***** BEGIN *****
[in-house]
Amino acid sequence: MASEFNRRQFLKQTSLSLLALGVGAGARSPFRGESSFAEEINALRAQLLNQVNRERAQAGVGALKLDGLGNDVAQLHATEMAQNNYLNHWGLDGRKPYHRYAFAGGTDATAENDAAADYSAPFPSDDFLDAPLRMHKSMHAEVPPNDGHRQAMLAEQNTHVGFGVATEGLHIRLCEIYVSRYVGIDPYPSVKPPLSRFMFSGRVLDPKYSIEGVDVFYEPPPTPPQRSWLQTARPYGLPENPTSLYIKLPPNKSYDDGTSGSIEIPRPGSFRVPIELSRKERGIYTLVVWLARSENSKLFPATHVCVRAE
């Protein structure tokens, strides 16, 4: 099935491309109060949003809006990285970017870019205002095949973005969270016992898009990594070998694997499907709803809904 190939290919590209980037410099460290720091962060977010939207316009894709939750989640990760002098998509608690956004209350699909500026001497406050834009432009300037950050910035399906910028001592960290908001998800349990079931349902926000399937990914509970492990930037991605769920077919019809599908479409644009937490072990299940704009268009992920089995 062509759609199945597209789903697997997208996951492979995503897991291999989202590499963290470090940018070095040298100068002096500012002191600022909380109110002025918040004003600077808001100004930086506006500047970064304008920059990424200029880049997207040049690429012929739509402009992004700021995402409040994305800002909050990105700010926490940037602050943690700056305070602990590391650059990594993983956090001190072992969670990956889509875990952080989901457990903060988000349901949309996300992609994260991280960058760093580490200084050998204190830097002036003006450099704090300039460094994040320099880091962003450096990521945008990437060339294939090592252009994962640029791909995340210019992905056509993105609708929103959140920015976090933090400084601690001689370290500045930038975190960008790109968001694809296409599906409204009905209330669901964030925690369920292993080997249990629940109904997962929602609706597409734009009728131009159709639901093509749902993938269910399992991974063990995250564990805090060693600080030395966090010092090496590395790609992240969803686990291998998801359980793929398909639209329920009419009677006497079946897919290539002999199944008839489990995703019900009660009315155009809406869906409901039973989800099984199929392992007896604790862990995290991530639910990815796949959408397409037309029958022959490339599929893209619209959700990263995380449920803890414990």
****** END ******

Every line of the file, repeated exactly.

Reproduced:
[in-house]
Amino acid sequence: MASEFNRRQFLKQTSLSLLALGVGAGARSPFRGESSFAEEINALRAQLLNQVNRERAQAGVGALKLDGLGNDVAQLHATEMAQNNYLNHWGLDGRKPYHRYAFAGGTDATAENDAAADYSAPFPSDDFLDAPLRMHKSMHAEVPPNDGHRQAMLAEQNTHVGFGVATEGLHIRLCEIYVSRYVGIDPYPSVKPPLSRFMFSGRVLDPKYSIEGVDVFYEPPPTPPQRSWLQTARPYGLPENPTSLYIKLPPNKSYDDGTSGSIEIPRPGSFRVPIELSRKERGIYTLVVWLARSENSKLFPATHVCVRAE
């Protein structure tokens, strides 16, 4: 099935491309109060949003809006990285970017870019205002095949973005969270016992898009990594070998694997499907709803809904 190939290919590209980037410099460290720091962060977010939207316009894709939750989640990760002098998509608690956004209350699909500026001497406050834009432009300037950050910035399906910028001592960290908001998800349990079931349902926000399937990914509970492990930037991605769920077919019809599908479409644009937490072990299940704009268009992920089995 062509759609199945597209789903697997997208996951492979995503897991291999989202590499963290470090940018070095040298100068002096500012002191600022909380109110002025918040004003600077808001100004930086506006500047970064304008920059990424200029880049997207040049690429012929739509402009992004700021995402409040994305800002909050990105700010926490940037602050943690700056305070602990590391650059990594993983956090001190072992969670990956889509875990952080989901457990903060988000349901949309996300992609994260991280960058760093580490200084050998204190830097002036003006450099704090300039460094994040320099880091962003450096990521945008990437060339294939090592252009994962640029791909995340210019992905056509993105609708929103959140920015976090933090400084601690001689370290500045930038975190960008790109968001694809296409599906409204009905209330669901964030925690369920292993080997249990629940109904997962929602609706597409734009009728131009159709639901093509749902993938269910399992991974063990995250564990805090060693600080030395966090010092090496590395790609992240969803686990291998998801359980793929398909639209329920009419009677006497079946897919290539002999199944008839489990995703019900009660009315155009809406869906409901039973989800099984199929392992007896604790862990995290991530639910990815796949959408397409037309029958022959490339599929893209619209959700990263995380449920803890414990």